When I began loading the Handgun Raptors the lack of velocity with magnum powders was the most challenging part of the load work up for me.  What I did to overcome this was I looked at a burn rate chart that has been in my reloading room forever and compared it to the reloading manuals.  I then selected the fastest powder appropriate for the given cartridge.  I knew that I needed to speed up the ignition of the powder so I also began using magnum primers with all of the cartridges except the 460 S&W, which I used large rifle primers.

I ended up settling on two powders for all of my Handgun Raptor reloading thus far;  Ramshot Enforcer and Accurate Arms #9.  Both of these powders were faster than the “standard” magnum handgun powders and also of a smaller granule size.


I have found it to be extremely important to use new brass with the Handgun Raptors.  For this I always use the main name in handgun brass in the USA, Starline Brass.  The new brass increases the “bullet pull” or the resistance of the case against the bullet to help slow the release of the bullet once ignition takes place.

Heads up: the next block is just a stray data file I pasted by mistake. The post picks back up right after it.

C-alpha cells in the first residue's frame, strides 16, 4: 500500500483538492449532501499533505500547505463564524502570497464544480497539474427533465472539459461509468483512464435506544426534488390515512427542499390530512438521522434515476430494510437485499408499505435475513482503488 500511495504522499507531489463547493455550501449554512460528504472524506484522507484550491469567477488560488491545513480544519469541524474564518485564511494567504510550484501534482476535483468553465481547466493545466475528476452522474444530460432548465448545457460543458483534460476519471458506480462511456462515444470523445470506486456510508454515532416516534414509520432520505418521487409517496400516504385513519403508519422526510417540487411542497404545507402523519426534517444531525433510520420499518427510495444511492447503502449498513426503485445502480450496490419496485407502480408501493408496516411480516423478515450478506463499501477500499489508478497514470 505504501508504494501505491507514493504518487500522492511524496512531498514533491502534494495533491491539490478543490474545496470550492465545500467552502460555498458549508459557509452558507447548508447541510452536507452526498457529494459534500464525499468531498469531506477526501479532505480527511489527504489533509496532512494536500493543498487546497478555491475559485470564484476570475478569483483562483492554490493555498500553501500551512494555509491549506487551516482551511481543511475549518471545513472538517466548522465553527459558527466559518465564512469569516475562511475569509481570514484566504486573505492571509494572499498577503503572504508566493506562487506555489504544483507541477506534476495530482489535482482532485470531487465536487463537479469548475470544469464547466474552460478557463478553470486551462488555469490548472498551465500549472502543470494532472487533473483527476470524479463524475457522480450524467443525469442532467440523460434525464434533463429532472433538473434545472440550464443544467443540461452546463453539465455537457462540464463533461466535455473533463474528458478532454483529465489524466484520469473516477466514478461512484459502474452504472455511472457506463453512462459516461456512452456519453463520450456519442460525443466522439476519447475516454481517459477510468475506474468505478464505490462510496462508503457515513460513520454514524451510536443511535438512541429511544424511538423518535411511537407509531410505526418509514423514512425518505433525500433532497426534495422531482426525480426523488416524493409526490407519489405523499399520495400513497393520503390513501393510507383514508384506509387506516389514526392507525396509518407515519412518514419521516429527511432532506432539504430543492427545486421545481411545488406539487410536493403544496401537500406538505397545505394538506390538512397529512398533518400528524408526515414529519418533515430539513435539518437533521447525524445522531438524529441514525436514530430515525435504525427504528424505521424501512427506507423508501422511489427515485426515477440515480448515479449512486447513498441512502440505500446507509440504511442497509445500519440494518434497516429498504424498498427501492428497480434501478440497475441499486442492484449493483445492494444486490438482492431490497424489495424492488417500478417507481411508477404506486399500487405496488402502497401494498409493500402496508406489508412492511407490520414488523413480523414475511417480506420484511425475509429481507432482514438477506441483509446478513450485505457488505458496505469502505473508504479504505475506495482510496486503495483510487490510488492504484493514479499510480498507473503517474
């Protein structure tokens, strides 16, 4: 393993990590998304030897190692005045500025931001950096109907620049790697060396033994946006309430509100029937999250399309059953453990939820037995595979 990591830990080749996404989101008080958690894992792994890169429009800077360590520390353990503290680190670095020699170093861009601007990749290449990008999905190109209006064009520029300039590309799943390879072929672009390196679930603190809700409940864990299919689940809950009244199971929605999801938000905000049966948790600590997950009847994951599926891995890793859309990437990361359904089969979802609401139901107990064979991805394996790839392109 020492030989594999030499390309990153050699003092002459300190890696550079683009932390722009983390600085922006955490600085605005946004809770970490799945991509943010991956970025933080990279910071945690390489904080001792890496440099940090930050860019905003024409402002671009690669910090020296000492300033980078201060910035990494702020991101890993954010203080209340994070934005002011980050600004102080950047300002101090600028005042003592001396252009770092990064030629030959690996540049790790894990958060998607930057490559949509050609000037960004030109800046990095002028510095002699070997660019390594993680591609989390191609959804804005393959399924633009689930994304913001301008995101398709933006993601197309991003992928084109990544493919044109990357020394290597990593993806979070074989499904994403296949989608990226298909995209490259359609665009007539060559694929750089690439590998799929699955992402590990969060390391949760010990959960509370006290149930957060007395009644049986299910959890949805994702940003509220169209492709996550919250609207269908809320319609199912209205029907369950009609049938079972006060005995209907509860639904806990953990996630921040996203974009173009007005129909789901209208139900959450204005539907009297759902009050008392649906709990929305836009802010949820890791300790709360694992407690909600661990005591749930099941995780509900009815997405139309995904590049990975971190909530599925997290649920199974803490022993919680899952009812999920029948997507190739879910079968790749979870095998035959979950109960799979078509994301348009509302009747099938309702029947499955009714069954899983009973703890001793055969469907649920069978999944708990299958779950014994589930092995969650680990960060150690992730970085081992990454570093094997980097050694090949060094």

Now lets work through our reloading process in detail for the Handgun Raptors.  I always full length resize my new brass to ensure it is all exactly the same diameter.  I then seat my magnum primer firmly in the bottom of the primer pocket; you do not want the primer sitting off the bottom of the pocket as this can lead to misfires.

Next, I flare the case mouth.  I want to flare the case mouth just enough to begin insertion of the bullet.  Too much flare and you will reduce bullet pull.  For some Handgun Raptors you will see benefit from chamfering the case mouth slightly.

(Right, Ideal case flare shown with the bullet inserting just beyond the beveled edge of the bullet.  Left, too much flare shown)

Now moving onto charging the cases and how I work up my powder charge.  For the 357 magnum I start just below 50% reloading manual data and work up in .5 grain increments.  We will come back to powder charges in a moment.